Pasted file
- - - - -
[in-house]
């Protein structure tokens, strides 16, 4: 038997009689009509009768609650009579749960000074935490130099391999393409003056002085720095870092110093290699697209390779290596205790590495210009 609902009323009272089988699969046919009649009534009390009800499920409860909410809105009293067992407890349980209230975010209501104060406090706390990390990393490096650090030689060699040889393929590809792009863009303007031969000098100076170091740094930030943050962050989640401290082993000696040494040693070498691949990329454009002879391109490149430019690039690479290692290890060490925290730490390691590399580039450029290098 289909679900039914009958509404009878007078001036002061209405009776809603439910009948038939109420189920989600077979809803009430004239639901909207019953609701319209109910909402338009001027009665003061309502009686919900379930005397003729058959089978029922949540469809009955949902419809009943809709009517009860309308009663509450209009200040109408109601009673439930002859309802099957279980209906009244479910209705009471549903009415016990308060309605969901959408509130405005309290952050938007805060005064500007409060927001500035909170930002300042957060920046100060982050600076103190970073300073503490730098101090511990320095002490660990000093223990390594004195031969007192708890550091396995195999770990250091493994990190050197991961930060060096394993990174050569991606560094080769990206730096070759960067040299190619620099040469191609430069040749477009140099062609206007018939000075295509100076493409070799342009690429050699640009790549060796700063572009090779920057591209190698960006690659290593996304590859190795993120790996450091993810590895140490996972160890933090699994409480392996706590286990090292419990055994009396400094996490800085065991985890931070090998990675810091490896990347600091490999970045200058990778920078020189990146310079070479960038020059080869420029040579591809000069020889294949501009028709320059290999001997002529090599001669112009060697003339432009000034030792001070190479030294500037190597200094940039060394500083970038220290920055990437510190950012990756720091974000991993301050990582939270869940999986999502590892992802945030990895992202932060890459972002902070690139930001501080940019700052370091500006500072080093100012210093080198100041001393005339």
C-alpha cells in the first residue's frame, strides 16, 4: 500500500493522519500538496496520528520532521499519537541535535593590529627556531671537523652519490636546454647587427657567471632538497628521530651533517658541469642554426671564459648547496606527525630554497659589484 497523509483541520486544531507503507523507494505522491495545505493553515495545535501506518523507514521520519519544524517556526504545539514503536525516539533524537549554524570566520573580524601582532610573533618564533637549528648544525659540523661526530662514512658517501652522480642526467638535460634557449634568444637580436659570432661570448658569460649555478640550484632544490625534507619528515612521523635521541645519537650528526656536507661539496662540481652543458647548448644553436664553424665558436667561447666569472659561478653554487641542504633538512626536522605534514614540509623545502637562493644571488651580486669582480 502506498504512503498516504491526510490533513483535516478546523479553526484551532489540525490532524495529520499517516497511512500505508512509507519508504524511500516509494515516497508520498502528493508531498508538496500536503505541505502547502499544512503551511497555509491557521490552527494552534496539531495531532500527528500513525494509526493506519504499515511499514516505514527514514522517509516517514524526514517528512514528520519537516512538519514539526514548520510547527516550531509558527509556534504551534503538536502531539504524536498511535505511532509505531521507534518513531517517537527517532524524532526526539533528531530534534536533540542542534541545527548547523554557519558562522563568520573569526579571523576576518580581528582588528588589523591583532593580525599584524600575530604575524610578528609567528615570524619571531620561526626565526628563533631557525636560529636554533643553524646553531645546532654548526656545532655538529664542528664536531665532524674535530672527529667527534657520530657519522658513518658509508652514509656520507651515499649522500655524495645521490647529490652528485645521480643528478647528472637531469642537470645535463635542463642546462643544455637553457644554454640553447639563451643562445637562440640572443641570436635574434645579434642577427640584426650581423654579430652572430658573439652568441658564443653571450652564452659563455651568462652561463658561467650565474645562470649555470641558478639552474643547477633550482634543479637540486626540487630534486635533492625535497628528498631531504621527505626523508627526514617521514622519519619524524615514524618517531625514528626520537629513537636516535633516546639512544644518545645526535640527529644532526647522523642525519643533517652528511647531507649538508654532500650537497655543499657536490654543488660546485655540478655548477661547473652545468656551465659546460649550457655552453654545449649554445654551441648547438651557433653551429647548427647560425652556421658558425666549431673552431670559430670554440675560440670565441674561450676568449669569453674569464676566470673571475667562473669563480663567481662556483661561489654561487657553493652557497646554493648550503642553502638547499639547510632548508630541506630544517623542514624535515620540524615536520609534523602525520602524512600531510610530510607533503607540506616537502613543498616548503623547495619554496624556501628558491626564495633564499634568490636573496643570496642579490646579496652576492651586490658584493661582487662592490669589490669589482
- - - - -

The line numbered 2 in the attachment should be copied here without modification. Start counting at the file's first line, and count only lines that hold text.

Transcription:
């Protein structure tokens, strides 16, 4: 038997009689009509009768609650009579749960000074935490130099391999393409003056002085720095870092110093290699697209390779290596205790590495210009 609902009323009272089988699969046919009649009534009390009800499920409860909410809105009293067992407890349980209230975010209501104060406090706390990390990393490096650090030689060699040889393929590809792009863009303007031969000098100076170091740094930030943050962050989640401290082993000696040494040693070498691949990329454009002879391109490149430019690039690479290692290890060490925290730490390691590399580039450029290098 289909679900039914009958509404009878007078001036002061209405009776809603439910009948038939109420189920989600077979809803009430004239639901909207019953609701319209109910909402338009001027009665003061309502009686919900379930005397003729058959089978029922949540469809009955949902419809009943809709009517009860309308009663509450209009200040109408109601009673439930002859309802099957279980209906009244479910209705009471549903009415016990308060309605969901959408509130405005309290952050938007805060005064500007409060927001500035909170930002300042957060920046100060982050600076103190970073300073503490730098101090511990320095002490660990000093223990390594004195031969007192708890550091396995195999770990250091493994990190050197991961930060060096394993990174050569991606560094080769990206730096070759960067040299190619620099040469191609430069040749477009140099062609206007018939000075295509100076493409070799342009690429050699640009790549060796700063572009090779920057591209190698960006690659290593996304590859190795993120790996450091993810590895140490996972160890933090699994409480392996706590286990090292419990055994009396400094996490800085065991985890931070090998990675810091490896990347600091490999970045200058990778920078020189990146310079070479960038020059080869420029040579591809000069020889294949501009028709320059290999001997002529090599001669112009060697003339432009000034030792001070190479030294500037190597200094940039060394500083970038220290920055990437510190950012990756720091974000991993301050990582939270869940999986999502590892992802945030990895992202932060890459972002902070690139930001501080940019700052370091500006500072080093100012210093080198100041001393005339």